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Oklahoma attorney general says EPA study of fracking is unnecessary

The U.S. Environmental Protection Agency’s inspector general should not duplicate previous reviews of hydraulic fracturing, Oklahoma Attorney General Scott Pruitt said.
By Jay F. Marks, Business Writer Modified: April 2, 2014 at 10:28 pm •  Published: April 3, 2014
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Oklahoma Attorney General Scott Pruitt isn’t high on the U.S. Environmental Protection Agency’s latest review of hydraulic fracturing regulations.

Pruitt on Wednesday sent a letter to the office of the inspector general at the EPA in response to a Feb. 5 memorandum detailing plans to evaluate how the agency and states have done in regulating the process’s impact on water resources.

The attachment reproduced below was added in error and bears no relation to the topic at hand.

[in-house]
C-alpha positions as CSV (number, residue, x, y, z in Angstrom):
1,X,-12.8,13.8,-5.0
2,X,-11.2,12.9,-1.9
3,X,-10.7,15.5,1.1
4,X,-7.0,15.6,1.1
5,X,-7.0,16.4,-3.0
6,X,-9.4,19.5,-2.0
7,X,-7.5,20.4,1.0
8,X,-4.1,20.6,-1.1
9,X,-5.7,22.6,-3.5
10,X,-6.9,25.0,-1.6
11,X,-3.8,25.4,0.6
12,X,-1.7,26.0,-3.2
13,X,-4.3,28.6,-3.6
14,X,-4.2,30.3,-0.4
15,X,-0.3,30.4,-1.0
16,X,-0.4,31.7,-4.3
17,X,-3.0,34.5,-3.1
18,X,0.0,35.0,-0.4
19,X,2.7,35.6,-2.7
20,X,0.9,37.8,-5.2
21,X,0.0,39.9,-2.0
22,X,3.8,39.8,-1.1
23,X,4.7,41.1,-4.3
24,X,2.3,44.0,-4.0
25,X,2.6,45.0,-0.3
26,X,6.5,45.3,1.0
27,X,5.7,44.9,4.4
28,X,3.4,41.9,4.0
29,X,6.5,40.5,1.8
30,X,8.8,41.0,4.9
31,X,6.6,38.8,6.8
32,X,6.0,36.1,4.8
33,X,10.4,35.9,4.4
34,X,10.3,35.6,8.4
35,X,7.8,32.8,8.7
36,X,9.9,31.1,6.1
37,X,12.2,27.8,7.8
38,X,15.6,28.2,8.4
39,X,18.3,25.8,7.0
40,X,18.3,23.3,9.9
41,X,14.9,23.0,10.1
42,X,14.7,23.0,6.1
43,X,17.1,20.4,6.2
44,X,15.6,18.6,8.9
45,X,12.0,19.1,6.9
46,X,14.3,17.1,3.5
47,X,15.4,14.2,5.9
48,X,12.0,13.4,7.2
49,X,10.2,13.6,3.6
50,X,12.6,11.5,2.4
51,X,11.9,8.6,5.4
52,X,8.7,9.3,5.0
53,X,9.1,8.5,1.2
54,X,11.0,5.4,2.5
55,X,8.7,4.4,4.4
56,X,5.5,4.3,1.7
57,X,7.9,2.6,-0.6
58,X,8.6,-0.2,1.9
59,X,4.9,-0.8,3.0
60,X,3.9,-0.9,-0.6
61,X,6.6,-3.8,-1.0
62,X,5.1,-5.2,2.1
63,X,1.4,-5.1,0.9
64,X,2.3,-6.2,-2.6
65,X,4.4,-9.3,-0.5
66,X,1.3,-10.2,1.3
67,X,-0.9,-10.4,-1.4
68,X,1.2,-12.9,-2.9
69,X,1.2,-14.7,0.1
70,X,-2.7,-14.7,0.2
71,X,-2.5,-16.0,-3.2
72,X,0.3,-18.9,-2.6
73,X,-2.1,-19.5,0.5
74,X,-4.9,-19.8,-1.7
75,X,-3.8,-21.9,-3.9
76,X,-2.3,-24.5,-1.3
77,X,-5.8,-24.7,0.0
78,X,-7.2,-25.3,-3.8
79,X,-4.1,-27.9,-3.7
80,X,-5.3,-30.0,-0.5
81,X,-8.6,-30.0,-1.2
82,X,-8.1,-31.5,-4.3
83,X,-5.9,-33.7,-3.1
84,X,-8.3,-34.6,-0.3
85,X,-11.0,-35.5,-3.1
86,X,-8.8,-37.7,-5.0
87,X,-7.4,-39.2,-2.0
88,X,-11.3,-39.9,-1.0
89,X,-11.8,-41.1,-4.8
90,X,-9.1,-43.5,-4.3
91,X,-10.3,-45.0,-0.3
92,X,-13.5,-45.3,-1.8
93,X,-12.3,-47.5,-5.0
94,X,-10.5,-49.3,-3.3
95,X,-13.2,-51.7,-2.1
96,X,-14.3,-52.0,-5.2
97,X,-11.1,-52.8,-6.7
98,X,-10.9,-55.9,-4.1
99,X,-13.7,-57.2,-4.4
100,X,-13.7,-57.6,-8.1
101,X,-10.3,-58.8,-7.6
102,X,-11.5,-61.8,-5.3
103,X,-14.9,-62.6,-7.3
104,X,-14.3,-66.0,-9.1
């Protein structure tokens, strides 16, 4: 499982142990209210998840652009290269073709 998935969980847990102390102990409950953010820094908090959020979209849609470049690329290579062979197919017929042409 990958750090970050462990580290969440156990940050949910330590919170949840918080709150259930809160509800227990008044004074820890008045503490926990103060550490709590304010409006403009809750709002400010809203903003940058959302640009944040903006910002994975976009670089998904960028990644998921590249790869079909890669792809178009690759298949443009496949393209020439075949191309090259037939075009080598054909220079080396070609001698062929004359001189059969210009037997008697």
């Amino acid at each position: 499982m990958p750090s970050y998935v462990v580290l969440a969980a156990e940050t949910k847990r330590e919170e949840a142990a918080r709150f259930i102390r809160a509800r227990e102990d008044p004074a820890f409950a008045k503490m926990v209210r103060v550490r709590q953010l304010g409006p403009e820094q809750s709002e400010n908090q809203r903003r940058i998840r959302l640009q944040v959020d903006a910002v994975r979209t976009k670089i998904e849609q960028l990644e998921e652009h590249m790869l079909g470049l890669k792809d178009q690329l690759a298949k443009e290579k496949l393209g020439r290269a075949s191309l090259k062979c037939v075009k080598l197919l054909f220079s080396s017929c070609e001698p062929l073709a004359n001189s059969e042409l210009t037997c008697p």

“I am concerned that this project is politically motivated and ignores the EPA's three previous failed attempts to link hydraulic fracturing to water contamination,” Pruitt wrote. “The U.S. Department of Energy has investigated hydraulic fracturing's potential harm to water supplies and found no evidence linking the drilling technique to groundwater contamination.”

Energy companies have ushered in a domestic oil and natural gas boom with hydraulic fracturing, a process that involves injecting large quantities of water mixed with sand and chemicals into tight rock formations to free trapped hydrocarbons.

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